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View Diary: Scapegoating Teachers? (78 comments)

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  •  Standardized tests... (0+ / 0-)

    ...are a good metric.

    A well designed test can measure how much math, reading, history, or science a kid has learned.  The AP tests are a good example.

    The scores can be adjusted for the well-known socioeconomic factors that affect test scores to give us a measure of effectiveness.  Teacher with tougher kids get a lower bar.

    Peer review is too political.  Student reviews aren't useful because they are a popularity contest.

    Standardized tests give is non-fuzzy assessments that can be compared over time and across districts.

    •  Standardized tests a "good metric"? (0+ / 0-)

      All a standardized test can evaluate is how well a person can memorize data, not how effective a teacher is. In my mind, a truly effective teacher provides the data, but also the method of using that data outside the classroom. An effective teacher also makes learning fun and instills a love of learning into a student. These things can't be measured with a "standardized test."

      "Truth never damages a cause that is just."~~~Mohandas K. Gandhi -9.38/-6.26

      by LynneK on Thu Jul 02, 2009 at 04:59:07 PM PDT

      [ Parent ]

      •  Of course it can be measured! (0+ / 0-)

        If a teacher "makes learning fun and instills a love of learning" then her students will learn more Reading, History, and Mathematics.

        They will therefore score higher on the tests.

        •  Not necessarily... (0+ / 0-)

          some of the brightest students don't perform well on standardized tests. I've known many exellent students, who didn't score well on the standardized tests in school. Many of these students were the brightest in their classes, but if you judged them solely on their performance on these tests, you would think that they were mediocre students, at best. Learning does not equal higher scores on standardized tests.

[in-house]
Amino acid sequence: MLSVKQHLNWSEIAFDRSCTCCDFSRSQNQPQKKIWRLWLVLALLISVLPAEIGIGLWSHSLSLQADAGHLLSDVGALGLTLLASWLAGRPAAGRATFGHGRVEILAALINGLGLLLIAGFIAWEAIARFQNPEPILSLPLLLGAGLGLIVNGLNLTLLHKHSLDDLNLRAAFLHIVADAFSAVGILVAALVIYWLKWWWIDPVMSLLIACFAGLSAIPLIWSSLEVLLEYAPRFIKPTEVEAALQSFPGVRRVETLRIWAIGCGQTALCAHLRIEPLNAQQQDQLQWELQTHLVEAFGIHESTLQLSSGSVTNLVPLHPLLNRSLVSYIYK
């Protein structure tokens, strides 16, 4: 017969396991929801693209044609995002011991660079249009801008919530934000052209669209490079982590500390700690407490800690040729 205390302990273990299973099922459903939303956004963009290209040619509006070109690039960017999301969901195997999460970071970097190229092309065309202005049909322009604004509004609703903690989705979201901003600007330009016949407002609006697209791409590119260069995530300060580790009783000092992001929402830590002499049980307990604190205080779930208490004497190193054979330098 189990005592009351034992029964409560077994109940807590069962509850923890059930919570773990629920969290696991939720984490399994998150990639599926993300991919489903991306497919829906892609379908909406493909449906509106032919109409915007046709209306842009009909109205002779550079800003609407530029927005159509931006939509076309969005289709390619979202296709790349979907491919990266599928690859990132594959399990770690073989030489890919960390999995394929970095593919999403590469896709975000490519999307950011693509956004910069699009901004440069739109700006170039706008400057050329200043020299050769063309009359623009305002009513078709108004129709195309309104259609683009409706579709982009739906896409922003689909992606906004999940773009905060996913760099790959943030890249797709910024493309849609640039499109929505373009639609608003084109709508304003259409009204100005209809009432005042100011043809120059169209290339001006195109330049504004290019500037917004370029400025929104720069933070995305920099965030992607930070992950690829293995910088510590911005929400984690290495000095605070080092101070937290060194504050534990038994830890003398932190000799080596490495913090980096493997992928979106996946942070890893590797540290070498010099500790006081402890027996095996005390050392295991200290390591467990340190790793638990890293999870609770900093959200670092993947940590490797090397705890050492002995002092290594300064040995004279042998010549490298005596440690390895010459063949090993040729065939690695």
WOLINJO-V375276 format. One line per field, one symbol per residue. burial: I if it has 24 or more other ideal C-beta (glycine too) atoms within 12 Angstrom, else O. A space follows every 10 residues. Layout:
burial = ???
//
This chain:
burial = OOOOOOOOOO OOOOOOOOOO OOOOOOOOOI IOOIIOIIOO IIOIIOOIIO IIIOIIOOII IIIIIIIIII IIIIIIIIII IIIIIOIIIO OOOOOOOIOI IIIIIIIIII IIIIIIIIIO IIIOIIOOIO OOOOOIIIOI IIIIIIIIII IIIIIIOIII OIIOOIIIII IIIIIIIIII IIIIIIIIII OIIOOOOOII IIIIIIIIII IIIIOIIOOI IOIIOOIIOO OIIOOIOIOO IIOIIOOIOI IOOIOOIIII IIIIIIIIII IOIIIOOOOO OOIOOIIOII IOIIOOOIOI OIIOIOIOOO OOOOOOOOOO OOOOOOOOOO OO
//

"Truth never damages a cause that is just."~~~Mohandas K. Gandhi -9.38/-6.26

          by LynneK on Thu Jul 02, 2009 at 08:59:17 PM PDT

          [ Parent ]

          •  If these students... (0+ / 0-)

            ...did not do well on tests, how did you know that they were bright?

            •  They were excellent students... (0+ / 0-)

              They made all A's...they just didn't do well on standardized tests. Standardized tests don't allow for critical thinking, or applying what you've learned to areas outside the subject in question.

              "Truth never damages a cause that is just."~~~Mohandas K. Gandhi -9.38/-6.26

              by LynneK on Fri Jul 03, 2009 at 06:48:42 AM PDT

              [ Parent ]

              •  Is it possible... (0+ / 0-)

                ...that the "A" grades were incorrectly showing them as knowledgeable, and the tests were correctly showing that they hadn't actually mastered the material?

                The "A" grade is given by the school, which has in interest in making things look good.  The test is objective, and given to all the kids across all the schools, so it can't play favorites.

                It is much more likely that these kids got "As" from soft graders, and the test reflected the reality.

                •  Definately... (0+ / 0-)

                  They weren't really "good" students, they just managed to get "soft graders" all through school and on into college, where they graduated Magna Cum Laude. Standardized tests don't measure anything other than a person's ability to fill in little bubbles with a number 2 pencil.

                  "Truth never damages a cause that is just."~~~Mohandas K. Gandhi -9.38/-6.26

                  by LynneK on Fri Jul 03, 2009 at 05:48:04 PM PDT

                  [ Parent ]

                  •  Even if... (0+ / 0-)

                    ...there are isolated cases of kids who can't be measured by tests, on average the test is the best measure we have.

                    By the time the kid has gone to college, it will be too late to reward the good teacher who helped him.

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